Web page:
If you're an athlete who wants to get faster on the field, don't start with sprints. Learning to sprint properly is great for building long, flat-line speed, but it's not applicable for 90 percent of the scenarios athlete encounter on the field. Even short 100m sprints require an acceleration phase of about 30m. That's no good for a defensive end who needs to make a sack five yards away.
If you want to get faster, it's imperative to understand the physics of acceleration. Specifically, you have to learn that the key to acceleration is getting behind the center of mass. (Learn more about acceleration.)
Many athletes get this wrong, including sprinters. The whole time you are accelerating, your foot strike must be below your center of mass or behind it. If your foot is in front of you, you aren't accelerating anywhere. The moment your foot goes in front of your center of mass, you are wasting energy and decelerating. Simply put, you cannot push forward with your foot into the ground if your foot is in front of you.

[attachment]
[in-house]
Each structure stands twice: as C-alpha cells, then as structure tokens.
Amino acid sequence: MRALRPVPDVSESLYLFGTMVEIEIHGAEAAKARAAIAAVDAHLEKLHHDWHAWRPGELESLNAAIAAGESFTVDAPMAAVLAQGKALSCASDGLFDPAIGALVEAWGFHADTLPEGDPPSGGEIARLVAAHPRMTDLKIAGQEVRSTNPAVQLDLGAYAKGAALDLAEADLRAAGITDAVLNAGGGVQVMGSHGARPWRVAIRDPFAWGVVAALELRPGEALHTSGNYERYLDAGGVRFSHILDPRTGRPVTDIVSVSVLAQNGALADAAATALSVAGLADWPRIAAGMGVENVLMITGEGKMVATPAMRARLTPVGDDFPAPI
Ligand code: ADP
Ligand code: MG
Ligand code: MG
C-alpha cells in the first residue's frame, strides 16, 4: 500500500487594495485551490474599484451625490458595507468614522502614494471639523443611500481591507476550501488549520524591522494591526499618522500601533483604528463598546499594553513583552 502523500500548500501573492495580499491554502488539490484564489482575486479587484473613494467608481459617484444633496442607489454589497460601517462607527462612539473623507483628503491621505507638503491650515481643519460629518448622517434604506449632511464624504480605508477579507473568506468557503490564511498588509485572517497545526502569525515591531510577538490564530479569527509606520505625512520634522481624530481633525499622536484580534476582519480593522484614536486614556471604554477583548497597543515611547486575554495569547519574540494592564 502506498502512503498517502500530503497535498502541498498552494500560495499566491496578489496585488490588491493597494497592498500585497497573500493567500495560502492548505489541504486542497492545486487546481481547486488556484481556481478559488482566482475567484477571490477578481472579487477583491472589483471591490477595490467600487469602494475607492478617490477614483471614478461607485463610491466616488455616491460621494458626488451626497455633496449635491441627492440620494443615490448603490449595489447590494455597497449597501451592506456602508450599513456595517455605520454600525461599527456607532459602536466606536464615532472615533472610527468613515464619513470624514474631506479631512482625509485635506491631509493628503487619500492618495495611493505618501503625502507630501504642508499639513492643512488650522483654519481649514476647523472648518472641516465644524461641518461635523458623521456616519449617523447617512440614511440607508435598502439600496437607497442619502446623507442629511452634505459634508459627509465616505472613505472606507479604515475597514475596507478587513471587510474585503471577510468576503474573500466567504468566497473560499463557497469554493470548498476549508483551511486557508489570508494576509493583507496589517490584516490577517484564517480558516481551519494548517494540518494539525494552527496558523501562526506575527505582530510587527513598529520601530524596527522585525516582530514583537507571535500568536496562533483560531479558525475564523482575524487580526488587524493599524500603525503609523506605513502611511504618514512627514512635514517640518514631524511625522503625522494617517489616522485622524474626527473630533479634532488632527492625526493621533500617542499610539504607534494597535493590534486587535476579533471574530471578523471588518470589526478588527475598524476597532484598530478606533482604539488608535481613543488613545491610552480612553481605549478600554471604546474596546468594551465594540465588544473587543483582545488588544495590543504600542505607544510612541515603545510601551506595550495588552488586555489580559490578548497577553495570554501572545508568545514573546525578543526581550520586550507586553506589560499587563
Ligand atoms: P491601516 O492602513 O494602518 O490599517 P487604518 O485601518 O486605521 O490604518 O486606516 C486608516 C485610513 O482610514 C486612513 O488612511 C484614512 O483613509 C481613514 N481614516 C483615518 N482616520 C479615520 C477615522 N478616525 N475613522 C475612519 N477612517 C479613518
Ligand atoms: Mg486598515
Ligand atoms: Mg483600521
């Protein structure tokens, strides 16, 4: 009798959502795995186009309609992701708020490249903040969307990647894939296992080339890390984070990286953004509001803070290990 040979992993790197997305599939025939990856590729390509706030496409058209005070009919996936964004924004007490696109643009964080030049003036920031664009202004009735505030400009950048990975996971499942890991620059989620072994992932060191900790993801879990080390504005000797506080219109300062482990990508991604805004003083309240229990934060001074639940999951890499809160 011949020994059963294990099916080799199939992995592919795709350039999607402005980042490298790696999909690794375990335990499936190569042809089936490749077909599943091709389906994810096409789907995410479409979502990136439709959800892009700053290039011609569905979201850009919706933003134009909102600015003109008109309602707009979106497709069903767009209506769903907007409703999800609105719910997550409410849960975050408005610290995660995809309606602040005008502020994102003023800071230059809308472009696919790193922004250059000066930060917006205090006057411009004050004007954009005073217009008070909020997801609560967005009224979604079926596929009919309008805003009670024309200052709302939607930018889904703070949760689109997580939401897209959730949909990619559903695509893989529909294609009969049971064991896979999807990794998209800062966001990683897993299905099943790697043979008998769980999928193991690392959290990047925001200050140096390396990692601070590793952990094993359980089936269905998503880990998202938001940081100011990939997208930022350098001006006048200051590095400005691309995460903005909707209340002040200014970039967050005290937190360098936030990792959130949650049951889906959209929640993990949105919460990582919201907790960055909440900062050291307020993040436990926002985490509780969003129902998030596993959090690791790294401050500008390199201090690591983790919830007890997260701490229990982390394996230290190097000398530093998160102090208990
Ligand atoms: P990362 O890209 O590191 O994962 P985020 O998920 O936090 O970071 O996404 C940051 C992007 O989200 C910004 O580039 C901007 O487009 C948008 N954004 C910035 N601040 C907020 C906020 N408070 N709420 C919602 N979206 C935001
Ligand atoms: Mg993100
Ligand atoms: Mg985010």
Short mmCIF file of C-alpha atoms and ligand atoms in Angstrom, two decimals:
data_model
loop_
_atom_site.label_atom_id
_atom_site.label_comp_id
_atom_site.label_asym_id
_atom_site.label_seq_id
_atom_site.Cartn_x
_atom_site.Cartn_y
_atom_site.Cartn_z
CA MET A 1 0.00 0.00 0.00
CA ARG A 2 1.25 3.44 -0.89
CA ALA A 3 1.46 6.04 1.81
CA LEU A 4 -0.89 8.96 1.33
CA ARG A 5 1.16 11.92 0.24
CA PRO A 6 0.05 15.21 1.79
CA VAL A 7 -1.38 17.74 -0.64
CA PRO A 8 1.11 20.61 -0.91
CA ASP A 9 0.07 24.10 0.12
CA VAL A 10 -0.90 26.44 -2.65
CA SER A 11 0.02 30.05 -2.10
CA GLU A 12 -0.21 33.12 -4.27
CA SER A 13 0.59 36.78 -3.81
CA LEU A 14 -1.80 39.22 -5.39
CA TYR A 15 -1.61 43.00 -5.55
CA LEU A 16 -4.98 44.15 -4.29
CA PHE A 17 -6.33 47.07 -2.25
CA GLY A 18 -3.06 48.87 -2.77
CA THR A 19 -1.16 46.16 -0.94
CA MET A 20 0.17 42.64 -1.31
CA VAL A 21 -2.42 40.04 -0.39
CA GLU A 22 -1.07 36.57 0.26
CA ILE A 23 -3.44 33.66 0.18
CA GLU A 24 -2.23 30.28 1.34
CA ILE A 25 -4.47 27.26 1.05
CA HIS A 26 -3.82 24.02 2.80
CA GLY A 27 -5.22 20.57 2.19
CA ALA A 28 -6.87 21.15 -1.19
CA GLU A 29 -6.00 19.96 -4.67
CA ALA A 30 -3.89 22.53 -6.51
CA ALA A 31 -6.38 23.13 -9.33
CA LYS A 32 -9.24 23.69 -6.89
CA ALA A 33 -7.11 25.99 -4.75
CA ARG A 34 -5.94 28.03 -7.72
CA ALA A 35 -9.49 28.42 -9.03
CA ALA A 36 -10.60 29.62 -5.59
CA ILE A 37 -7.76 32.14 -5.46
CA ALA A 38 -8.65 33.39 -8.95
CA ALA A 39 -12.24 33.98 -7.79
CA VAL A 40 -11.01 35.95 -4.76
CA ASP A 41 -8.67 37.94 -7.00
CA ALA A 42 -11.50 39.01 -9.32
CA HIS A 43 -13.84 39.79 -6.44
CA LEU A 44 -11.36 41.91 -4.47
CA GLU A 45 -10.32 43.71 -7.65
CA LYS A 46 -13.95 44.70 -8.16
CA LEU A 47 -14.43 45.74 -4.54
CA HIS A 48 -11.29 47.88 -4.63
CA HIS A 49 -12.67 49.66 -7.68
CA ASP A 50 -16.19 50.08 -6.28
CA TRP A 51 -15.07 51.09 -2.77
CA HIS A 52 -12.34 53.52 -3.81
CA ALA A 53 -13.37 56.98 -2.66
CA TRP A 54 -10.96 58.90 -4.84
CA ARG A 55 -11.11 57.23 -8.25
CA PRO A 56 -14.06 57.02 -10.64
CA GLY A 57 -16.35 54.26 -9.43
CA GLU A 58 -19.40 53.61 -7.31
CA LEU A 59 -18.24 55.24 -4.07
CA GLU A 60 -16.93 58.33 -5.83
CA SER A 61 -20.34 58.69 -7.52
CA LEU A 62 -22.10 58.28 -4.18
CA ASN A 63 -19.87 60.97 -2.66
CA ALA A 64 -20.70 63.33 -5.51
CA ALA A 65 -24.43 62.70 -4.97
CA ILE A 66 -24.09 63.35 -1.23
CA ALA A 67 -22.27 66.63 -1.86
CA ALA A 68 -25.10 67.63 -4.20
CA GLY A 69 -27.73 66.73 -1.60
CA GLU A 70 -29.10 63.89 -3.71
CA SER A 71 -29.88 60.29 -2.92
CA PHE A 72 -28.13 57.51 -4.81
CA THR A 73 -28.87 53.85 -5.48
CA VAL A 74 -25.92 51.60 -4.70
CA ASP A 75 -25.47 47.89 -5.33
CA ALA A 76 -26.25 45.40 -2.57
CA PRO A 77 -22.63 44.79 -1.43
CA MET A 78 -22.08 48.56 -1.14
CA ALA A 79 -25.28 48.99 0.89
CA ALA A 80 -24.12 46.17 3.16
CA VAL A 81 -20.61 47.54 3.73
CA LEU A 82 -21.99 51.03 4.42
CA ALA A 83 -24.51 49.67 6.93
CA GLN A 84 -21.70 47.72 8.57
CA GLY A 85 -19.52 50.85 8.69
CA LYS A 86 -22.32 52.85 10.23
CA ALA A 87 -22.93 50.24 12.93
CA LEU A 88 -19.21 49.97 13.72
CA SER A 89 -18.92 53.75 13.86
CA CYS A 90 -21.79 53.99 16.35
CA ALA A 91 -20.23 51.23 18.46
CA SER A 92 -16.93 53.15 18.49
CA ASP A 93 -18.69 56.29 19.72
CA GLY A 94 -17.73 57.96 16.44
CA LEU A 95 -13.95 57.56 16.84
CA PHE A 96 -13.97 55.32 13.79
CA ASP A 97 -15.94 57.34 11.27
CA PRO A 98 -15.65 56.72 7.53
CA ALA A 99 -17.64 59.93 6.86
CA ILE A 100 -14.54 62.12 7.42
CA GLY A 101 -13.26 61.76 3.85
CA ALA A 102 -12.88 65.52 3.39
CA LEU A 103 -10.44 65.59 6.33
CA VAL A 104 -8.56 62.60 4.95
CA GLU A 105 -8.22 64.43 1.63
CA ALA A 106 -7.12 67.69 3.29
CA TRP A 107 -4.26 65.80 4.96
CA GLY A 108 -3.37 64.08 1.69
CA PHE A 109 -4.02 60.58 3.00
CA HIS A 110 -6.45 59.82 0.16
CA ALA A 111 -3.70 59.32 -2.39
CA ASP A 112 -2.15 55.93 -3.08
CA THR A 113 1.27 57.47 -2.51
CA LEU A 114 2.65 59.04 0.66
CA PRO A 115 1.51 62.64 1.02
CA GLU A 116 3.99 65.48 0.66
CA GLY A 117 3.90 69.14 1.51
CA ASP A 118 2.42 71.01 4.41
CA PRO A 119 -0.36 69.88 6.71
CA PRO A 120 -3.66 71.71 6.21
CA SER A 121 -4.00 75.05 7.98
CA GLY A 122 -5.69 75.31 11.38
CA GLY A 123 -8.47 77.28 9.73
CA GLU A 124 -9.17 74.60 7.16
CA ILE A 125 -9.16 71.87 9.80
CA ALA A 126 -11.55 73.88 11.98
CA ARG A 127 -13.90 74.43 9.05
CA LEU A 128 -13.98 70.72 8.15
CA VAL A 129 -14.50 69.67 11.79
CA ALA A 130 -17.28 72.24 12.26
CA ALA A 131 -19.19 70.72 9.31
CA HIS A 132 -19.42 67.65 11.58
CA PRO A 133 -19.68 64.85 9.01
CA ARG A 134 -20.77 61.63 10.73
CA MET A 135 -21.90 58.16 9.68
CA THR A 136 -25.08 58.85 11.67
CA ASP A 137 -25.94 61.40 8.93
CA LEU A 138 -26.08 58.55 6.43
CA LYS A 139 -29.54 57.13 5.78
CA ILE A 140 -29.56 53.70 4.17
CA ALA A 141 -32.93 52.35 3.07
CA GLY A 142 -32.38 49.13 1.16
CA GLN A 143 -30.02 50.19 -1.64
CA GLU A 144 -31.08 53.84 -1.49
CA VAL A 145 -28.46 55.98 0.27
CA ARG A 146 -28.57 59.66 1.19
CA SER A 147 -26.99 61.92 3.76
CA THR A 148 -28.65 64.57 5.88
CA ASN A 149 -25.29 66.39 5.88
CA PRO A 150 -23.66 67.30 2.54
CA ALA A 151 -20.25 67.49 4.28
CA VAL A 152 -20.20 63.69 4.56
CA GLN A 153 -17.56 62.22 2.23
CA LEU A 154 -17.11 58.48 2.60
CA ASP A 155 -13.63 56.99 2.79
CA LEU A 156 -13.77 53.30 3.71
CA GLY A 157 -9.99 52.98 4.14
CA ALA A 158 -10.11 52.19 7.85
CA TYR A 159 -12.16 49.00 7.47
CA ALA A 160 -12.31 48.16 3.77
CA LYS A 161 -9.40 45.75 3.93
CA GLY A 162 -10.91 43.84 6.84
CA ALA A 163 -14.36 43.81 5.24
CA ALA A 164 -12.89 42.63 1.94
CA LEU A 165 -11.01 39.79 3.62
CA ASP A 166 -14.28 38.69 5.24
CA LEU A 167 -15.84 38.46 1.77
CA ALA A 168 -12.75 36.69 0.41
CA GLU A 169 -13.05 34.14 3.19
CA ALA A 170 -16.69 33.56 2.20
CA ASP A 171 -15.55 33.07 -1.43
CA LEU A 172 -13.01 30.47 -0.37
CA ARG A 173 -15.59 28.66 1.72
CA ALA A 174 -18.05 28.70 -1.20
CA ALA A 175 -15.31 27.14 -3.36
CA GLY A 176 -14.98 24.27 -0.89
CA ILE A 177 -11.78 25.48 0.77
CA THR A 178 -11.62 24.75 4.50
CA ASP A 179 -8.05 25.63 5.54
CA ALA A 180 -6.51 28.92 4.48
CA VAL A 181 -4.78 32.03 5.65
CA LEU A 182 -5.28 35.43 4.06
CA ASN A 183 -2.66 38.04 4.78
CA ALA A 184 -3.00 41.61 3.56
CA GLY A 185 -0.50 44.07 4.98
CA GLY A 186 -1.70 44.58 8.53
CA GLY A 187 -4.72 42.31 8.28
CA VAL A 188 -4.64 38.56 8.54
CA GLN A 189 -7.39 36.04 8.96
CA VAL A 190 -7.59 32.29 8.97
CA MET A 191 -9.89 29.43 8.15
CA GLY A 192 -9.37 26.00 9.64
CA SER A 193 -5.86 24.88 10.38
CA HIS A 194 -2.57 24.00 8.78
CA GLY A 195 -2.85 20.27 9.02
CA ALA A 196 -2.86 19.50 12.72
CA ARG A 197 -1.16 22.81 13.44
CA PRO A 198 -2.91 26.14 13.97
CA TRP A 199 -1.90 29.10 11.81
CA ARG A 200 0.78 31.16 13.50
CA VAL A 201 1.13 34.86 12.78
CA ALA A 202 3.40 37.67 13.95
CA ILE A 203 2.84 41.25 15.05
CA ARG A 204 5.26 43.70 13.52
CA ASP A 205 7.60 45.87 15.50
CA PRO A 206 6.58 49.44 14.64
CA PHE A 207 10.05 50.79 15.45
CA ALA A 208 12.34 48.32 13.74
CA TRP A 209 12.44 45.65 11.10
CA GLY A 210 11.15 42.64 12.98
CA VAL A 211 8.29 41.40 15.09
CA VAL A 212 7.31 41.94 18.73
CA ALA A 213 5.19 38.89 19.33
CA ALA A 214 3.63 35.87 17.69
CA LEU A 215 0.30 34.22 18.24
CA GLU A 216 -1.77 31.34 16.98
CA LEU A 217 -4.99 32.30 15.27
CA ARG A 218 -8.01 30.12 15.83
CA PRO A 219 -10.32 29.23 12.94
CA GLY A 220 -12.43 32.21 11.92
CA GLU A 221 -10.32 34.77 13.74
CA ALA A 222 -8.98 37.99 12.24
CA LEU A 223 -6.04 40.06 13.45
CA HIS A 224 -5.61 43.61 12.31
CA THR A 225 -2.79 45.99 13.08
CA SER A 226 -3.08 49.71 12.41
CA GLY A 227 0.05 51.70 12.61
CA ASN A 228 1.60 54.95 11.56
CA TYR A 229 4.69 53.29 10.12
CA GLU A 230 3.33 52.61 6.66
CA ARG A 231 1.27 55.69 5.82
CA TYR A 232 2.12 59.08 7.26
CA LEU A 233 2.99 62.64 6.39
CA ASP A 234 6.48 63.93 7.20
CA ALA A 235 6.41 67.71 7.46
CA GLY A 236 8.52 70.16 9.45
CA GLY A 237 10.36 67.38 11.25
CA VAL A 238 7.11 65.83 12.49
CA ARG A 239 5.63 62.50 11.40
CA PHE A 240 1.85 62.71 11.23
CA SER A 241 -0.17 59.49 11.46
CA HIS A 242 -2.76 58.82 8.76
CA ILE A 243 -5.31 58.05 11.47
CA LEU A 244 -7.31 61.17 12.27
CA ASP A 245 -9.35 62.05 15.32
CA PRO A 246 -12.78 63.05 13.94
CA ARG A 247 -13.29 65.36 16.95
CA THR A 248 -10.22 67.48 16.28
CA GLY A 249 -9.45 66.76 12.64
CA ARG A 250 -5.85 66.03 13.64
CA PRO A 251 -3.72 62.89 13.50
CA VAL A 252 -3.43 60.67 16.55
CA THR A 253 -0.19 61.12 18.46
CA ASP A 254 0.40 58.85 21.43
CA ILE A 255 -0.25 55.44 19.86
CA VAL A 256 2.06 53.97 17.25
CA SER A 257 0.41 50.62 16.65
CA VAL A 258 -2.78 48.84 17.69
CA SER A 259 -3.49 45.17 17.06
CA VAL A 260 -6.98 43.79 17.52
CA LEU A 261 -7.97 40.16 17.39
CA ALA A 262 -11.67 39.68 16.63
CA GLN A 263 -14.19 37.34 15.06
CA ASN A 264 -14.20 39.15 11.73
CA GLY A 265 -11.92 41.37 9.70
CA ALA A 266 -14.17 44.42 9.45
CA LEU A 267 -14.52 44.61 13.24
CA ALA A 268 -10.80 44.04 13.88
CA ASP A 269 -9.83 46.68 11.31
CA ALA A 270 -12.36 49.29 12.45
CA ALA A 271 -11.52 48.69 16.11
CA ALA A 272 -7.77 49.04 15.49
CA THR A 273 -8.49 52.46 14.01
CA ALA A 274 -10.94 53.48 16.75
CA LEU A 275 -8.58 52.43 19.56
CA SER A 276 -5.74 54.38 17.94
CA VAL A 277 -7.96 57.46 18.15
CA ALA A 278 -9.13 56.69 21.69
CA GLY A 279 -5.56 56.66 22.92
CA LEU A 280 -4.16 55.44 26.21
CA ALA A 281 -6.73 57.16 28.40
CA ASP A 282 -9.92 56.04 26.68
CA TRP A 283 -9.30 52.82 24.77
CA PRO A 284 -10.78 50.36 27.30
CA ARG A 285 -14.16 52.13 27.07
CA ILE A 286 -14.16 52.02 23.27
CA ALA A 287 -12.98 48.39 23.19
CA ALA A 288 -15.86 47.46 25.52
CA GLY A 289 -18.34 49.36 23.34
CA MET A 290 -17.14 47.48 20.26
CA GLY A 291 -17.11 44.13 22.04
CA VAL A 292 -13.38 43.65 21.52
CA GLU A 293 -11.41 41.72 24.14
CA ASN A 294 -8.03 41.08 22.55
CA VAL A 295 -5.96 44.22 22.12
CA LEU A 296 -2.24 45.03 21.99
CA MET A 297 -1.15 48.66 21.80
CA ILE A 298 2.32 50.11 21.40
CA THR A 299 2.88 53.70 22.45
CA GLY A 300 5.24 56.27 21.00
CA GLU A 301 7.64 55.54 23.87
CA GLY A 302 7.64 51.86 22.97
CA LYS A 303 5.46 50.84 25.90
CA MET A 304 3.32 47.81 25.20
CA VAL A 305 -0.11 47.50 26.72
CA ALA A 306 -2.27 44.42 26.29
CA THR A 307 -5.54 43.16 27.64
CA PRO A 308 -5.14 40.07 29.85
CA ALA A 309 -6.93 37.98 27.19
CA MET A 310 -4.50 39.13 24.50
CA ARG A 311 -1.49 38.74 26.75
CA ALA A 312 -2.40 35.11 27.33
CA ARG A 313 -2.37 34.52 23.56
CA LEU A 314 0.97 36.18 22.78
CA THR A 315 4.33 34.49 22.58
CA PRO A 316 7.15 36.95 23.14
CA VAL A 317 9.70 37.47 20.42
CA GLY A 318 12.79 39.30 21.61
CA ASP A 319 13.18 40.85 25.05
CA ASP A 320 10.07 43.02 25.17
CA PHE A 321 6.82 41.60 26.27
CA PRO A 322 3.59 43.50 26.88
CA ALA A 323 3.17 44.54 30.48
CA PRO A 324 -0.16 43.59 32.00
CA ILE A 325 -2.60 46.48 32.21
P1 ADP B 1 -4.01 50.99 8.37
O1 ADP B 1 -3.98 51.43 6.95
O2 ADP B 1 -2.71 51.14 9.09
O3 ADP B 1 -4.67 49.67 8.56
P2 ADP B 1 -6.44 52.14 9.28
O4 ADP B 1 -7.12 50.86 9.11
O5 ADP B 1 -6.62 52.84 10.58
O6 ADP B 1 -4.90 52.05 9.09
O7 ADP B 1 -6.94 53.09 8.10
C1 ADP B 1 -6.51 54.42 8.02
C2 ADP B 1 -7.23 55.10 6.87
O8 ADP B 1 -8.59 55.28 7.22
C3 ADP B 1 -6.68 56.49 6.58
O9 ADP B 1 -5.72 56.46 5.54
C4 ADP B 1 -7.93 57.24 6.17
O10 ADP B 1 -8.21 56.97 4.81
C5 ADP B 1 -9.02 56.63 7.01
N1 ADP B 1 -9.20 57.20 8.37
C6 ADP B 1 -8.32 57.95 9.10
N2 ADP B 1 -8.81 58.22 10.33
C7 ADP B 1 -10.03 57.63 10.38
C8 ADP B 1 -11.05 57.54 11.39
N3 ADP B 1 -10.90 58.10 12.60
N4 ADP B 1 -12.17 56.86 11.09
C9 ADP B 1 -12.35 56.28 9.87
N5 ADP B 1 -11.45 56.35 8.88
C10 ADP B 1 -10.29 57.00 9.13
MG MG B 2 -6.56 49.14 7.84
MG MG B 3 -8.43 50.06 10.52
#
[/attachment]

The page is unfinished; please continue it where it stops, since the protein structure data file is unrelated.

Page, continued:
Most athletes get the first step right, because they explode out of a three-point stance. But things start to go wrong as soon as the second foot moves forward. Most of the time, the second foot lands too far forward, bringing the shin perpendicular to the ground.
So how can you correct this form mistake? To quote Marv Levy, the answer is simple, but it isn't easy.
The first change you need to make is to shift your center of mass by leaning forward. However, if you aren't accelerating hard enough, your foot will move forward to prevent your face from hitting the ground. You can develop the acceleration power you need to maintain correct body angle in the weight room. (Start with these speed workouts.)
Once you've developed the power you need to accelerate with the proper air time, you need to make sure the shin angle of your leading leg is parallel to the angle of your drive. In other words, if you were to draw a straight line from your planted, driving foot to your head, the shin of your moving leg should be parallel that line.
Practice correct body angle with wall drills. Use a wall to hold yourself at an angle to the ground and practice driving your thighs up and your foot backward. It's surprising how many people can't get the technique right even with a wall to lean on.
You can also practice by grabbing a hurdle at the track, holding the legs and pushing it along the ground. Check out the drills in the video below.
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